This Magnatone Custom 440 was manufactured at some point between 1961 and 1963 and is valued at
$900 to $1,200 in excellent condition.

Hey Zach,

I literally found this Magnatone Custom 440 amplifier in someone’s garbage pile. It powers up and plays, but probably needs some work. It’s all tube, including a tube rectifier. Apparently, the built-in vibrato is true vibrato (pitch modulation—not tremolo like in Fenders). The reverb works, but the maximum volume level is a bit anemic. What do you know about this amp? I think it’s from the early to mid-1960s. Is it worth fixing up by checking/replacing caps, pots, tubes, etc.?


Jerry in Morris Plains, NJ

Hey Jerry,

Why on earth would anyone throw this away? It’s unfortunate how uninformed (though likely well-intentioned) some people are when cleaning out a parent’s or grandparent’s home, as I suspect is the case here. We’ve all heard stories of finding a discarded guitar or amp in a garbage pile, but few of us ever get to personally experience it. The late Zebulon Cash-Lane’s “Dumpmaster” (read my May 2011 column about a 1960s Fender Jazzmaster found in a dump) always comes to mind for me.

Magnatone’s roots go back to the late 1930s, when a machinist/mechanic named Delbert Dickerson decided to build his daughter a steel guitar and amplifier instead of buying an expensive Rickenbacker or National. His daughter’s guitar instructor was impressed with the results of the amp and asked Dickerson to build one for him. Word spread and Dickerson ended up starting his own company in 1939, building guitar amps primarily for steel/Hawaiian guitars. Dickerson sold his business to Gaston Fator Music Studios in 1944, and Fator then sold the company to Art Duhamell in 1946. It was Duhamell who changed the brand name to Magnatone under the Magna Electronics Company umbrella.

Innovation and engineering thrived at Magnatone under Duhamell’s ownership during the 1950s. Amps were engineered for a more general-purpose sound that appealed to the popular country western and rock ’n’ roll music of the time. They even contracted Paul Bigsby to design a Spanish-style guitar for them to compete against Fender and Gibson.

Duhamell sold Magna to a group of businessmen in early 1957 with F. Roy Chilton serving as president. Chilton was involved with the Thomas Organ Company, and this partnership proved to be fruitful with the company installing true frequency modulation vibrato on Magnatone amps. The Estey Organ Company then bought Magna in 1959—furthering the collaboration with organ companies—though the late 1950s proved to be the peak of success for Magnatone.

We’ve all heard stories of finding a discarded guitar or amp in a garbage pile, but few of us ever get to personally experience it.

The Magnatone 400 Series—which includes your Custom 440 amp—was introduced in 1961 and included a variety of models. Essentially, the 400 Series amps were slightly upgraded models of the popular 200 Series amplifiers produced in the 1950s. Aside from different cosmetics and a new reverb effect, little else was changed in the designs. These amps lasted until 1963 when they were replaced by an entirely new line of amps simply called the Custom Series.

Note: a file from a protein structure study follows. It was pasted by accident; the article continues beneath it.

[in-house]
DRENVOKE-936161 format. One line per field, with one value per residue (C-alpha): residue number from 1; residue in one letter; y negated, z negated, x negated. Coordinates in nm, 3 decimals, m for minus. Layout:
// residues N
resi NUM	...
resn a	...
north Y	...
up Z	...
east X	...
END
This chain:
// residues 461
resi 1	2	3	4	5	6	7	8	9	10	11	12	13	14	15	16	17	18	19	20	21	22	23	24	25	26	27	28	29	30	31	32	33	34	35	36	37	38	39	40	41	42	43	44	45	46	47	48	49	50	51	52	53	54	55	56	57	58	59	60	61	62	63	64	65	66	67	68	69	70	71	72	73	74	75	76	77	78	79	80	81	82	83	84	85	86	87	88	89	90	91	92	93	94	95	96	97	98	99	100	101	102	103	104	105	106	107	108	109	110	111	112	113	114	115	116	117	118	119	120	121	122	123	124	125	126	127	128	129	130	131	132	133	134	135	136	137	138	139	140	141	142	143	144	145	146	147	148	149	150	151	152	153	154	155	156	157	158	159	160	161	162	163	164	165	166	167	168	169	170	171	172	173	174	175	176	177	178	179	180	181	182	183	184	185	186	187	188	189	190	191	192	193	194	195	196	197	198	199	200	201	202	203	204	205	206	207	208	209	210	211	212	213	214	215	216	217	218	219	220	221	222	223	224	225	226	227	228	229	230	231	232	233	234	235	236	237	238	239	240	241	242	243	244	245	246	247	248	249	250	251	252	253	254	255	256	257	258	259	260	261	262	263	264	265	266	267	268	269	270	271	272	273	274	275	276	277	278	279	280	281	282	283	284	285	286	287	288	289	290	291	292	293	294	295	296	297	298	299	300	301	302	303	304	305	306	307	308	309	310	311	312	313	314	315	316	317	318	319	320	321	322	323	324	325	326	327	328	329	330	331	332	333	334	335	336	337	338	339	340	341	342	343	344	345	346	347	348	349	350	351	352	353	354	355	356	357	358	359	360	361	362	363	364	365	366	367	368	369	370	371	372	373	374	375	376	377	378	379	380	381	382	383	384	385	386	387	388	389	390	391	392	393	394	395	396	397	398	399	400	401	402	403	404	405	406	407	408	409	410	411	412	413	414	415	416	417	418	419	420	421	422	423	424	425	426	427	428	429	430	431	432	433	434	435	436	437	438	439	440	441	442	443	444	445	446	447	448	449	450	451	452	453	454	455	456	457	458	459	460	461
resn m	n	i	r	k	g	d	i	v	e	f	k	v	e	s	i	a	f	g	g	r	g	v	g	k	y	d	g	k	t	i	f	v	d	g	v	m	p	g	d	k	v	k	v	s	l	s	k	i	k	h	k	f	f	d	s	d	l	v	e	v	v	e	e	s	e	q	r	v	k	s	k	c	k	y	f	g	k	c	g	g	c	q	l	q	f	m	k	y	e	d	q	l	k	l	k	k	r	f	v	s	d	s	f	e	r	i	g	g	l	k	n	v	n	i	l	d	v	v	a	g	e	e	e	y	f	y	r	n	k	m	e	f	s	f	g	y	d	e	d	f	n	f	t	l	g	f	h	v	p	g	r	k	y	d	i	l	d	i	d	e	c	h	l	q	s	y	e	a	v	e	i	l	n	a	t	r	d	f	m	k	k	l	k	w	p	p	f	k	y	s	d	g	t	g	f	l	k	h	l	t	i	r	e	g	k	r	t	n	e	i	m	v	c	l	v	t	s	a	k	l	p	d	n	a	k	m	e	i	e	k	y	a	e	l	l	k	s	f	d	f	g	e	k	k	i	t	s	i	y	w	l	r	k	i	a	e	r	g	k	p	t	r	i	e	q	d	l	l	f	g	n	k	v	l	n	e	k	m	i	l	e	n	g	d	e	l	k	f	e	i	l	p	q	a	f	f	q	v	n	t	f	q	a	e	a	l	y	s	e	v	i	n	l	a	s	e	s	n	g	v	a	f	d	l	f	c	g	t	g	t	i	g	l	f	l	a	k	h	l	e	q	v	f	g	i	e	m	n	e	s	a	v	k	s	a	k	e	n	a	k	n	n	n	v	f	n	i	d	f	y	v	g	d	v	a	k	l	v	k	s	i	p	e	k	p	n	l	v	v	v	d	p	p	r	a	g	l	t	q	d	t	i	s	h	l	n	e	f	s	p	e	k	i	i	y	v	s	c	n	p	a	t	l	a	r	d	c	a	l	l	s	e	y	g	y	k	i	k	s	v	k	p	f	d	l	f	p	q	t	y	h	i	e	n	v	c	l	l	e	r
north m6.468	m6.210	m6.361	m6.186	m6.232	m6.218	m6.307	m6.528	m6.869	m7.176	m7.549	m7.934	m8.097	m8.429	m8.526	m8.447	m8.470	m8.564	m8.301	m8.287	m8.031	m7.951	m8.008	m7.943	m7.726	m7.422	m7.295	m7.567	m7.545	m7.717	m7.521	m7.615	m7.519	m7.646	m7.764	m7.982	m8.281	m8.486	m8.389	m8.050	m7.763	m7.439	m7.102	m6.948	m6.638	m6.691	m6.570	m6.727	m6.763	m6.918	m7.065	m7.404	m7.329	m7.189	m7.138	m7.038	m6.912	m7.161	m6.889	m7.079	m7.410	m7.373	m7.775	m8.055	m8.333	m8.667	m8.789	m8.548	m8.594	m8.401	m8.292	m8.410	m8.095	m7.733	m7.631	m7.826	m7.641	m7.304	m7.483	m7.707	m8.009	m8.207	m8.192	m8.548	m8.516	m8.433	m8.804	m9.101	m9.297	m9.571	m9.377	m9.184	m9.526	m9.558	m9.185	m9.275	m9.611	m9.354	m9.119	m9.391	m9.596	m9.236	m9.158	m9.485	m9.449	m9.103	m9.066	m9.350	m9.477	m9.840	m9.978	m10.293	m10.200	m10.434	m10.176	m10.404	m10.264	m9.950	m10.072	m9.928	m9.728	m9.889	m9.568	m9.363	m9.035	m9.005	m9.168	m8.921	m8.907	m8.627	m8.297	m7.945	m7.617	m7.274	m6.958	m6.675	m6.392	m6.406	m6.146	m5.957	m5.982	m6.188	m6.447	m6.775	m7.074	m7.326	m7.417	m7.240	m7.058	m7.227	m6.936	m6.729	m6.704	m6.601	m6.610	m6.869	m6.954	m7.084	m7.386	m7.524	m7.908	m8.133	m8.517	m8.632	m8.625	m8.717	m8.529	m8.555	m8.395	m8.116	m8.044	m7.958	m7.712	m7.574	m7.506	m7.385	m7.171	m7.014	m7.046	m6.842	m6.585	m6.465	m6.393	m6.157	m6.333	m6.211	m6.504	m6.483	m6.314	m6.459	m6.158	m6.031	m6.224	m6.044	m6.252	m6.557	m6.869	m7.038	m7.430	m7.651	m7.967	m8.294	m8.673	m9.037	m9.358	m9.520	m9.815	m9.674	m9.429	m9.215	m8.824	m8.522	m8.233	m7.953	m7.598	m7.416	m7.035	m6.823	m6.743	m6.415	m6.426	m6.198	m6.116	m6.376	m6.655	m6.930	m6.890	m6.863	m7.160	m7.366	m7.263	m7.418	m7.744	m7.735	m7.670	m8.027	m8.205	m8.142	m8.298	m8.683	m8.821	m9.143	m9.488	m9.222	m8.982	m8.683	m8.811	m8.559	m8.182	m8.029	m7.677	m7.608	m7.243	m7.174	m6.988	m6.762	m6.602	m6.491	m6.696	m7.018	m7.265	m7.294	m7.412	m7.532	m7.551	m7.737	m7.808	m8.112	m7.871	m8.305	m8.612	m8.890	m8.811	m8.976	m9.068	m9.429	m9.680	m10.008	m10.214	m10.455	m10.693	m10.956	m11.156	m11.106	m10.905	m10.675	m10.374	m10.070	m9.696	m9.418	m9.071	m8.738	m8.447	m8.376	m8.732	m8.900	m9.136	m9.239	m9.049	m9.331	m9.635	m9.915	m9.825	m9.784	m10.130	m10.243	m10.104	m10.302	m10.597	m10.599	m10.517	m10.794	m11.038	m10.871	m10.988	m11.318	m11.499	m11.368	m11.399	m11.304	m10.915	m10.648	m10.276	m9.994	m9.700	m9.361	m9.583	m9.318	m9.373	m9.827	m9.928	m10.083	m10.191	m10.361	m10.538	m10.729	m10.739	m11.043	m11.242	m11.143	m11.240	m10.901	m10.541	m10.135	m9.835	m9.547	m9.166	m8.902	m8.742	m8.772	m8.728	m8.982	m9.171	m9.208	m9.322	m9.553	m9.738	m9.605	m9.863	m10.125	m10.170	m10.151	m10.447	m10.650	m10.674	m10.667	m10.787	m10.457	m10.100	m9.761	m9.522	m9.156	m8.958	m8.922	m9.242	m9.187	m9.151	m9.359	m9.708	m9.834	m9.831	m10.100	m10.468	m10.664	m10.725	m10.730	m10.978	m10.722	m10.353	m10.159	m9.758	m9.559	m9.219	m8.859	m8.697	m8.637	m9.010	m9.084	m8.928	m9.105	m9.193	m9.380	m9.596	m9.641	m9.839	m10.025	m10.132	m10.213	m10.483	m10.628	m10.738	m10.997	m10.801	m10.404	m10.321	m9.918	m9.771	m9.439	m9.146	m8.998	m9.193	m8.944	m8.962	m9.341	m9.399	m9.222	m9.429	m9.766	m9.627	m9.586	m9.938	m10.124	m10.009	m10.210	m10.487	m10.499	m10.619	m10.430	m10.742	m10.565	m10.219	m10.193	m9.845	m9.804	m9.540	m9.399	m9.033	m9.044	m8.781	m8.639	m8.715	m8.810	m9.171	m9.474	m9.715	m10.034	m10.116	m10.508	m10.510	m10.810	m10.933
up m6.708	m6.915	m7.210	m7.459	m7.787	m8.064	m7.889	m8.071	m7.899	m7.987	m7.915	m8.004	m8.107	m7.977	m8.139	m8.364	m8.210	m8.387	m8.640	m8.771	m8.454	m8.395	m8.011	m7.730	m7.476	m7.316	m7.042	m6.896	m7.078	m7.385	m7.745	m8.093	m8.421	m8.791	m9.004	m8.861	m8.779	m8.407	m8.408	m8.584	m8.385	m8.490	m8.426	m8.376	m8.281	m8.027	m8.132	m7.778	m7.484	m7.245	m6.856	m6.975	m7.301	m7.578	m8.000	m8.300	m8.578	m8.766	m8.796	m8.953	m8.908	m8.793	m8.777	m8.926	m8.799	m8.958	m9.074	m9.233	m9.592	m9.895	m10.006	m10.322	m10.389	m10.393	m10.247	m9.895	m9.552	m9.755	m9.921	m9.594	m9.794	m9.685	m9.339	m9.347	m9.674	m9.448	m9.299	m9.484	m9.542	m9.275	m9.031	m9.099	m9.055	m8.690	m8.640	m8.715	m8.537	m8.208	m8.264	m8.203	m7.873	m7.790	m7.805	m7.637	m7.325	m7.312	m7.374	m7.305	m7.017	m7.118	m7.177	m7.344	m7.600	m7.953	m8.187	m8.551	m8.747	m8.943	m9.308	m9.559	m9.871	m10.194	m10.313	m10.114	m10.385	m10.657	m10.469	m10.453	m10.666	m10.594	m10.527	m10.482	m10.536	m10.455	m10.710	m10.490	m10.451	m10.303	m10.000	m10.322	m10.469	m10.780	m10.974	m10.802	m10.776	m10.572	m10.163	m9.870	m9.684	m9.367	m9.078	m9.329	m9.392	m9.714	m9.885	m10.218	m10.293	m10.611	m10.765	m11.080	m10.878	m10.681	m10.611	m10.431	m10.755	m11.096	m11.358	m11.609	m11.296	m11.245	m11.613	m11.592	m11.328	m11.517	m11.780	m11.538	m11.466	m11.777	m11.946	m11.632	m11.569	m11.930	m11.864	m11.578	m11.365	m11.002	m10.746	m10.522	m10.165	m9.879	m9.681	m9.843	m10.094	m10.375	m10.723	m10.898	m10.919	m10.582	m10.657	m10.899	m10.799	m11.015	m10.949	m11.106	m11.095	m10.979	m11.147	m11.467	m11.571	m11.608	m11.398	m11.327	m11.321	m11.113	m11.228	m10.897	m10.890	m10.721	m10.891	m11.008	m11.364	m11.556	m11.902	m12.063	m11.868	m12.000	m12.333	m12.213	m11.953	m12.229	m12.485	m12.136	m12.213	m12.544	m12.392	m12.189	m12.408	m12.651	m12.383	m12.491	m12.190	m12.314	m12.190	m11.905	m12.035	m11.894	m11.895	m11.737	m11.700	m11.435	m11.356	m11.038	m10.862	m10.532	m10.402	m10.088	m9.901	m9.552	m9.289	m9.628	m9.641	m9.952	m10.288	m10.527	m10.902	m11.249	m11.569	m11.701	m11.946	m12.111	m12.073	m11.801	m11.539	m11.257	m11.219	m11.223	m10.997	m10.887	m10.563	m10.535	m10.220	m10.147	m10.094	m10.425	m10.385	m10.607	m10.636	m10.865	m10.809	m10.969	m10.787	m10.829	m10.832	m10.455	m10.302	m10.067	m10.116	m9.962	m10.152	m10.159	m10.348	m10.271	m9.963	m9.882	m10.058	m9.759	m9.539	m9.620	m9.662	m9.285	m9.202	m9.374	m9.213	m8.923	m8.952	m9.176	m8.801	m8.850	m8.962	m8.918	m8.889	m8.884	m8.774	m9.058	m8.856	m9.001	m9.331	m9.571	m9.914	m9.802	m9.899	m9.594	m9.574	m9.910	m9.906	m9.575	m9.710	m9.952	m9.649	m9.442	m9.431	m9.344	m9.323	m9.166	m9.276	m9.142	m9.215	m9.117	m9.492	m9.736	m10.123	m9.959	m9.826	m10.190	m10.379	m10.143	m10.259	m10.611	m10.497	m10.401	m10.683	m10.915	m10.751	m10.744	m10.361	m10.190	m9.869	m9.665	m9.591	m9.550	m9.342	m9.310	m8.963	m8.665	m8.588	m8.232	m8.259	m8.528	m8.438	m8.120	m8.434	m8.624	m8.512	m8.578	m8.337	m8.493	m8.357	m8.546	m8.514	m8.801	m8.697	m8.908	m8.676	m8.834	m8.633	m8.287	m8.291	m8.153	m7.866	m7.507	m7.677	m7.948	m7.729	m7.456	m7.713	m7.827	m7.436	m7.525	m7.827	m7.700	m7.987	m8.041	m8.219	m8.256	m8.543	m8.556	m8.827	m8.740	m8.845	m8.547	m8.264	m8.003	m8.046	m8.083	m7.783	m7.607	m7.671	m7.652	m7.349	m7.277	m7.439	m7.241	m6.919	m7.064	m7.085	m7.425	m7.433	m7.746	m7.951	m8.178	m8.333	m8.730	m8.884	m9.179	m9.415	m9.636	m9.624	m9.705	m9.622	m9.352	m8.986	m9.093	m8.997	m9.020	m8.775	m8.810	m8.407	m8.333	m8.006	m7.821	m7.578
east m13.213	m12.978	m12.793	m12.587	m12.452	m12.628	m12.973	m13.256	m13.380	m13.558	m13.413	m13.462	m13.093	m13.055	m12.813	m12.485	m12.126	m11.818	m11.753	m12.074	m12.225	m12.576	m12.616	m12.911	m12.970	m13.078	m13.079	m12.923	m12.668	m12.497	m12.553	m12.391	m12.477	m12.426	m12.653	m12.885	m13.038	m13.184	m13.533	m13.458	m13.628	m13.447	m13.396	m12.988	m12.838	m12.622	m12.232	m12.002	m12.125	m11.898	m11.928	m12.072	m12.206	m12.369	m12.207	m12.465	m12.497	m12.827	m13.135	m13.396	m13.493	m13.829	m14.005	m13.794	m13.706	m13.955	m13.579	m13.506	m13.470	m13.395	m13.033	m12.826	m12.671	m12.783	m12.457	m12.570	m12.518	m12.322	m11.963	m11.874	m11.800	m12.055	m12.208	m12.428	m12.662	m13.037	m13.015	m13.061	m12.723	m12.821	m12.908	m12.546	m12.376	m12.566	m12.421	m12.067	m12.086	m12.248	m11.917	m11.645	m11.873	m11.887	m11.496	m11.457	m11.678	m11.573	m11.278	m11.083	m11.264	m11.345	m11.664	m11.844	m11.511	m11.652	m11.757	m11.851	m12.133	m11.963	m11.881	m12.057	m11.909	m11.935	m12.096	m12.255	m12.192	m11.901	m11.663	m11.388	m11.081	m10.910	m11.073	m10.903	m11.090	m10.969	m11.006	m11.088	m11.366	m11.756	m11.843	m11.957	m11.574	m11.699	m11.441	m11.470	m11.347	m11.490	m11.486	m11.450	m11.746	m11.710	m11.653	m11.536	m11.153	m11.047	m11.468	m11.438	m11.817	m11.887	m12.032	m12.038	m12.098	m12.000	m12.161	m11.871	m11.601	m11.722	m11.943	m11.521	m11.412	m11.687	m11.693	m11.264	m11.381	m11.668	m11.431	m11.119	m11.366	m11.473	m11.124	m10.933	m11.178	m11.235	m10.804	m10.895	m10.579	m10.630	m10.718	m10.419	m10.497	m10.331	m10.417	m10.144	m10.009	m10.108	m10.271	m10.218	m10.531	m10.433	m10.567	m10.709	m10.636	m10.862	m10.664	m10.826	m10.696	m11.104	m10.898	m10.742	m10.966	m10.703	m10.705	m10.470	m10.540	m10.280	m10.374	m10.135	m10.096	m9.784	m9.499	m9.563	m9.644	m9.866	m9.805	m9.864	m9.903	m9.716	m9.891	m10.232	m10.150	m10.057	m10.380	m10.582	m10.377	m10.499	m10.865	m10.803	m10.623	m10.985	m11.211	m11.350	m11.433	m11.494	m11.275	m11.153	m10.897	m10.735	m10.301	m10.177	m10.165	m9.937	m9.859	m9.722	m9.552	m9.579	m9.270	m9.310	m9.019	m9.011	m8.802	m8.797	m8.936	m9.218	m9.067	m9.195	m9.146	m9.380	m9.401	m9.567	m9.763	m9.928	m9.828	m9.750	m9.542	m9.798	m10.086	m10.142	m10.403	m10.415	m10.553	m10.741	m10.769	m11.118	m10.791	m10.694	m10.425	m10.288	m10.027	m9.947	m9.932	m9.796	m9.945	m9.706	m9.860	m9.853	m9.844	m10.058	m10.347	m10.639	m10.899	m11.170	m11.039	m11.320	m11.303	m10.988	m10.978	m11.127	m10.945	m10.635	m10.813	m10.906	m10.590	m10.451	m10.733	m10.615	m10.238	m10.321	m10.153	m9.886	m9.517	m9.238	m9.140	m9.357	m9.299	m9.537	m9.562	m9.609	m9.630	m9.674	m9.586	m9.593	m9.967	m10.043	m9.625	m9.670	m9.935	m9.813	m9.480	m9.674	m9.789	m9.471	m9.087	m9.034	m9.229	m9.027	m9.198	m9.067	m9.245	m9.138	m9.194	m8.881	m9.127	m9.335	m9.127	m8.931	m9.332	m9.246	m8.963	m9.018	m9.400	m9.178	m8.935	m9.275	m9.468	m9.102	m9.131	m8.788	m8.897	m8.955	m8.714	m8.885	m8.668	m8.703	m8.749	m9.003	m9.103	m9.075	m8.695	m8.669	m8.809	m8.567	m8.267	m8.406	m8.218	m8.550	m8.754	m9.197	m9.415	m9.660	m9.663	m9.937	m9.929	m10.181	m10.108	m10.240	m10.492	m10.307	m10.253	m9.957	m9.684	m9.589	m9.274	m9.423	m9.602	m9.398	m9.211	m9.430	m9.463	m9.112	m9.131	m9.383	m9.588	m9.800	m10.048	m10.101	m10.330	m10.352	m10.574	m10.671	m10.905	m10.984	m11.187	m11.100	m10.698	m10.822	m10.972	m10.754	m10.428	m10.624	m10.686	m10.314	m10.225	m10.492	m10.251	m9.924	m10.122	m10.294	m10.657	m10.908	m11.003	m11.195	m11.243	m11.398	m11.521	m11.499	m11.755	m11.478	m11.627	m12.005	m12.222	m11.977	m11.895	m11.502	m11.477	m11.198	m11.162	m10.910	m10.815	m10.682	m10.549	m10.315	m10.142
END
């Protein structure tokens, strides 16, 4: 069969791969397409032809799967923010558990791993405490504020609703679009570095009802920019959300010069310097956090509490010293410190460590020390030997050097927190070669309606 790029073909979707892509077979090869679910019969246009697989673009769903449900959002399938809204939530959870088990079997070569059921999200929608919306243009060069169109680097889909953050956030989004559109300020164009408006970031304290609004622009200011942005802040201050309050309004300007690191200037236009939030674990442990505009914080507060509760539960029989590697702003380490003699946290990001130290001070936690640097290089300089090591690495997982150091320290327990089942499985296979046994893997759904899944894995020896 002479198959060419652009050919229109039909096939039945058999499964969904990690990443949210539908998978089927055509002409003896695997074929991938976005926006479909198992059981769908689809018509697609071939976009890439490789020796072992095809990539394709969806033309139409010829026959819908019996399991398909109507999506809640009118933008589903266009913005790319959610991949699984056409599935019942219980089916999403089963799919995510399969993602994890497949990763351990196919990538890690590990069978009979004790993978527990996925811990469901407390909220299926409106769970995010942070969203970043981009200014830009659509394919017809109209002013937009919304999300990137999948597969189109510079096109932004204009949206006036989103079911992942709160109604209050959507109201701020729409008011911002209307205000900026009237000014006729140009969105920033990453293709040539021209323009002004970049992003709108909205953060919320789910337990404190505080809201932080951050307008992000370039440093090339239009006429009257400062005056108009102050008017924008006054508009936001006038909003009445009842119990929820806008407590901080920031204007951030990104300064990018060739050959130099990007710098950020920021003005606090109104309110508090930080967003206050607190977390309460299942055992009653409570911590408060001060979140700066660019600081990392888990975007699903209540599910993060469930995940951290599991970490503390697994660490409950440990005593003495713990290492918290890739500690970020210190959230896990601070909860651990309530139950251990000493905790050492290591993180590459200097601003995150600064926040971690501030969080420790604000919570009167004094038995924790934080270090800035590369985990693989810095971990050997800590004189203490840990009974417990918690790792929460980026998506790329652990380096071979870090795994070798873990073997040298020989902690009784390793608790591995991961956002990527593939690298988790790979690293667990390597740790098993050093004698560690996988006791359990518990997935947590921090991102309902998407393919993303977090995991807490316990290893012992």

So, your amp was produced sometime between 1961 and 1963 and falls in the middle of the 400 Series in terms of specifications and size. The original cost was $240. Features of this 18-watt amp include a single 12" speaker, a 7-tube chassis (including the rectifier), true vibrato, reverb, two channels with separate volume controls, and footswitch jacks for activating the vibrato and reverb effects. In excellent condition, a Custom 440 is worth between $900 and $1,200 today.

Based on your photos, the amp appears to just need an external cleaning and a tune-up at a repair shop. Considering you shouldn’t have to make any serious alterations, you’ll have a great-sounding amplifier with a minimal investment. It will certainly be worth the full value I quoted once fixed up.

Magnatone stammered on through the 1960s with a decade of mergers and acquisitions that eventually led to the company’s demise. The partnerships with the Thomas Organ Company and the Estey Organ Company did help shape Magnatone, but as we have seen before, corporate ownership and involvement in musical instruments doesn’t always work out.

Features for the all-tube, 2-channel, 18-watt Custom 440 included footswitchable vibrato and reverb.

The last tube amps were produced around 1966, and Magnatone introduced a line of solid-state amps that lasted through 1968. One last acquisition in 1969 finally killed the Magnatone name, but Estey continued to produce organs through the early 1970s. The Magnatone trademark sat dormant for over 40 years, but happily, music-industry vet Ted Kornblum revived Magnatone in 2013 and the company is currently producing a full line of boutique tube amplifiers built in the U.S.

Reader Update:

Hey Zach, I just got the amp back from the shop. After replacing four of the caps, the tone knob, power cord, and a few other things for a total repair bill of $160, this amp sounds delicious! The vibrato is unbelievable! Everything is fully functional and sounding great.

How’s that for having a keen eye and turning a trash-pile find into a working amp worth $1,000 or more? Needless to say, this is the kind of treasure we’re all looking for.